The Media Kit – A Snapshot of Your Company
“You only get one chance to make a good first impression.”
Have you ever noticed the way people present themselves to the camera? They suck in their gut, stretch to appear taller, turn their faces to show off their ‘good side’ – to project themselves in a positive light. We have all done this at some point or another.
Now think about it. We want to present ourselves the way we want others to perceive us – as attractive and outstanding. Just as you would want your photograph to be compelling, a media kit should do the same – it is essentially a snapshot of your company. You want your kit to best capture a positive, yet unique image of you and what your company represents.
Your media kit is an essential part of any public relations plan. It’s your calling card and speaks for you when you aren’t there to share the story of your or your client’s brand yourself. It is a packet of information that makes available all the necessary details a journalist needs.
When trying to sell a story, you’ll often get the response, “Send me your media kit and I’ll look it over.”
Though more people rely on sending media kits electronically, a physical media kit, or “hard copy” is still essential to your PR campaign as they will be requested time and again. Your basic media kit should include:
Press releases – You want to include a copy of your release along with an online version for easy access to the data.
Bios – A condensed biography of key members of the team like the founders and senior management will suffice. Include key points you want the media to know about, like education, expertise, and professional experience.
Organisational profile – This should briefly summarise the history of your company: who founded the company, why and when? You can also include any big events or interesting changes that have happened along the way.
Business cards – Insert this in your media or folder in its own slot. This makes it easy for the journalist to contact you
Products and Services – This section includes a list of all the products and services you offer, focusing on the benefits of each. Photographs or images and short descriptions can be compiled into a CD for the journalist’s convenience.
Selling your Message
Media kits exist to make the journalist’s life easier, not for you to present hard-selling messages and hype. Good PR people are journo-centric, they always think from the perspective of the reporter, not the organisation. They take the time to learn about what the journalist would need to create a solid story in a very short time. We know only too well that journalists are always working against the clock. This not only demonstrates your knowledge and understanding of your trade and their job, it contributes to a stronger PR-journalist relationship.
While the ultimate goal is to create publicity for the company, being journo-centric and providing just the bare essentials will get you further than playing up your company with unnecessary embellishments. Do you really need a media kit that weighs the same as a pygmy hippo, or has a pop-up figure of your company’s CEO singing the praises of the company’s core values and mission statement? Okay, maybe that was hyperbole, but considering how elementary media kits are to the PR trade, it’s quite astonishing how abysmal some can be. The typical press kit we’ve come across, is a verbose, overstuffed file filled with irrelevant information, hype and self-serving ballyhoo. A poor media kit is the corporate equivalent of an insufferable braggart – we all know one or two in our lives, and they’re generally ignored, ridiculed or both.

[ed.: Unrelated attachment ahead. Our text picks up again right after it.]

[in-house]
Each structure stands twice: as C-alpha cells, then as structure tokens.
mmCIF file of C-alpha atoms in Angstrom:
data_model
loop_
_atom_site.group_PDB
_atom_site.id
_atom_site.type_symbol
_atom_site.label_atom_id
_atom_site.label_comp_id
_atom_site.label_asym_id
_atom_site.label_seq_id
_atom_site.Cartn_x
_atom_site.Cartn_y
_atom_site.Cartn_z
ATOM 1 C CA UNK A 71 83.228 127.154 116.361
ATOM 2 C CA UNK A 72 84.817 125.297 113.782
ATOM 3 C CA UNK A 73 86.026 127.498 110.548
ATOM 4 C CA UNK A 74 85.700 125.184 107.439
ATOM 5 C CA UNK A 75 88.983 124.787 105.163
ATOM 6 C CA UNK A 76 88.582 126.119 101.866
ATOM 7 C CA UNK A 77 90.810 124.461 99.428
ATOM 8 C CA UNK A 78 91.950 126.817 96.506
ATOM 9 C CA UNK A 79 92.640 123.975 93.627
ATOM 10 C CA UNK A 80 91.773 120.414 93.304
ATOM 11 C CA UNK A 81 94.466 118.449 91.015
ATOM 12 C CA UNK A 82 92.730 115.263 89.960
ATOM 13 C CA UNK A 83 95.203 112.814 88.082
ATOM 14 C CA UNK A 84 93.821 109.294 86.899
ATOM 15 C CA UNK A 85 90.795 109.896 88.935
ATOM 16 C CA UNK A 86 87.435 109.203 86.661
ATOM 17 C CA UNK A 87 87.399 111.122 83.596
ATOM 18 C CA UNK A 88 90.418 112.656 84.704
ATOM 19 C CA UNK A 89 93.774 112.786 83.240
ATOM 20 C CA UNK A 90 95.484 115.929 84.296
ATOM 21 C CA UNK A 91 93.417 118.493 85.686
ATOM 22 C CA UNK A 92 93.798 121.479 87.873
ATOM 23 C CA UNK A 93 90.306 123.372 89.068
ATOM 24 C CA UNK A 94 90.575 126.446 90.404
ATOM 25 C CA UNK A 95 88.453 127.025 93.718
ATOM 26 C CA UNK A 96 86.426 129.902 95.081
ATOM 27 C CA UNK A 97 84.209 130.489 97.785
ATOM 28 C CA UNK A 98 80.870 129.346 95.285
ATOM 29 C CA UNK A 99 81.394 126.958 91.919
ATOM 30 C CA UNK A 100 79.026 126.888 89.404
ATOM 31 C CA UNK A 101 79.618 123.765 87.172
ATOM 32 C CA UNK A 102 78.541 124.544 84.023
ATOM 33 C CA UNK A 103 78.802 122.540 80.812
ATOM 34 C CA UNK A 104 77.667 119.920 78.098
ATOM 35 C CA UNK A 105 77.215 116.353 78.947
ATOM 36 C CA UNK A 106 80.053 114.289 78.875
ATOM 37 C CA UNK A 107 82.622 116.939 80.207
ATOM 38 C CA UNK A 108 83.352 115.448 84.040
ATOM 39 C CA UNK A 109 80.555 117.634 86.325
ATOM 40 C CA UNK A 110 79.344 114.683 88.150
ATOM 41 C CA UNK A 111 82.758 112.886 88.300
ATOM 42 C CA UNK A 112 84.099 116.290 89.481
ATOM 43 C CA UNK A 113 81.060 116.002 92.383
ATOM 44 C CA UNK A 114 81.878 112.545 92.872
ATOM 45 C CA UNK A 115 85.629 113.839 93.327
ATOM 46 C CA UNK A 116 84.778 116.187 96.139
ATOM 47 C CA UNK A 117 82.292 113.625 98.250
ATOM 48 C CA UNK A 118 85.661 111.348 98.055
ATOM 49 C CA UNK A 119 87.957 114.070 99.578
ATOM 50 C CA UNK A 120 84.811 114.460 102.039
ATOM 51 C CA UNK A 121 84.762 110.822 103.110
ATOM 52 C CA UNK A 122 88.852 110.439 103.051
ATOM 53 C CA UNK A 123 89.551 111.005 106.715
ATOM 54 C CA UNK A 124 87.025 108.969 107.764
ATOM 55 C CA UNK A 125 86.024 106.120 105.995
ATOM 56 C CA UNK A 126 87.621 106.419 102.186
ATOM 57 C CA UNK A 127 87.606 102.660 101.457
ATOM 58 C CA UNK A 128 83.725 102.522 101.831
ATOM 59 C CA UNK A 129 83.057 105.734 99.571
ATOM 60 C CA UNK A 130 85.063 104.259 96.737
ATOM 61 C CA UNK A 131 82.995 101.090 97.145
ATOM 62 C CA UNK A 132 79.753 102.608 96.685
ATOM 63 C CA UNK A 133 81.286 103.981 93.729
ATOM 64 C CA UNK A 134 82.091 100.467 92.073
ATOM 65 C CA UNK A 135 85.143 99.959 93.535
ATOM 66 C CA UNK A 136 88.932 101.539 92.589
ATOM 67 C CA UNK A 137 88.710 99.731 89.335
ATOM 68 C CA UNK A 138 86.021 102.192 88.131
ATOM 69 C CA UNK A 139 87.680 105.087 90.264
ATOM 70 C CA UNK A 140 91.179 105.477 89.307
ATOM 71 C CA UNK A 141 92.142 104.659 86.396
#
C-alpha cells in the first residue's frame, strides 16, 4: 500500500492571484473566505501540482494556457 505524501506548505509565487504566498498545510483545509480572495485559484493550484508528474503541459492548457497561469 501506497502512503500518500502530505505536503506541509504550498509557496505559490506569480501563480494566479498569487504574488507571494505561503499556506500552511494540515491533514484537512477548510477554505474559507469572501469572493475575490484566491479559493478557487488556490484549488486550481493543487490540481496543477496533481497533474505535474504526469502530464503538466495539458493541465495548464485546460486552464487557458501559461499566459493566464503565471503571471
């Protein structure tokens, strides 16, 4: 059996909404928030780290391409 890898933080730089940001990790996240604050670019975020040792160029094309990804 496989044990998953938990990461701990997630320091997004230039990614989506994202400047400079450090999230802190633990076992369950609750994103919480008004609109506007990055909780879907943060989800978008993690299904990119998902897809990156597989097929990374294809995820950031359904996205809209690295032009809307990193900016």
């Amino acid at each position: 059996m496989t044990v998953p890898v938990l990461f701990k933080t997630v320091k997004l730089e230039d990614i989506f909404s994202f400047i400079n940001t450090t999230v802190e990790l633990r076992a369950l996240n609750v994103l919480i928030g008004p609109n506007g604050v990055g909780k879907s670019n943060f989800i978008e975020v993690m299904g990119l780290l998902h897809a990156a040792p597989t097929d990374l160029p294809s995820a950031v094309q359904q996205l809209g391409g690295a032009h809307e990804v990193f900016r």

It’s very easy to go wrong with a media kit, leading to creating pointless atrocities that do little besides kill trees and feed journalists’ bins – and you’re increasing the likelihood if you include lots of technical business jargon. Sifting through the bombardment of information takes time, which is something that journalists don’t have a lot of. With the pressure of looming deadlines and the option of countless other press kits and press releases vying for their attention, busy reporters often move on to other sources when they are on a deadline and can’t get your information quickly and easily.
Less is More!
Less is more really is applicable when it comes to press kits. The written content should be relevant and neatly trimmed of all the fat. This minimalistic approach should also be taken with the appearance of the media kit. You would be hard-pressed to find journalists or editors who base their decisions to run a story on how a press kit cover or folder looks like. Yet businesses spend thousands of dollars on glossy, attention-seeking, four-colour folders when a simple folder with the company logo on it will work just as well. Forget the bells and whistles – keeping it clean and unpretentious will help tighten any organisation’s publicity budget significantly.
An elegant and classic photograph always wins out over a loud, ostentatious one that will become cringe-worthy in a few years. The media kit, being the snapshot of your business should encapsulate the same qualities that impress and catch the eye of that special someone – the editor who will run your story.
Before we go, a couple of things to remember – quality writing is important, so bear this in mind – it can make or break a story! Most editors prefer the standard media kit because the elaborate ones often have poorly written material and visual aids, or too much literature. Sometimes PR people forget that these should be simple, factual, and should be concentrated on a particular audience.
By Nellia Ho, PR Associate @ Corporate Media Services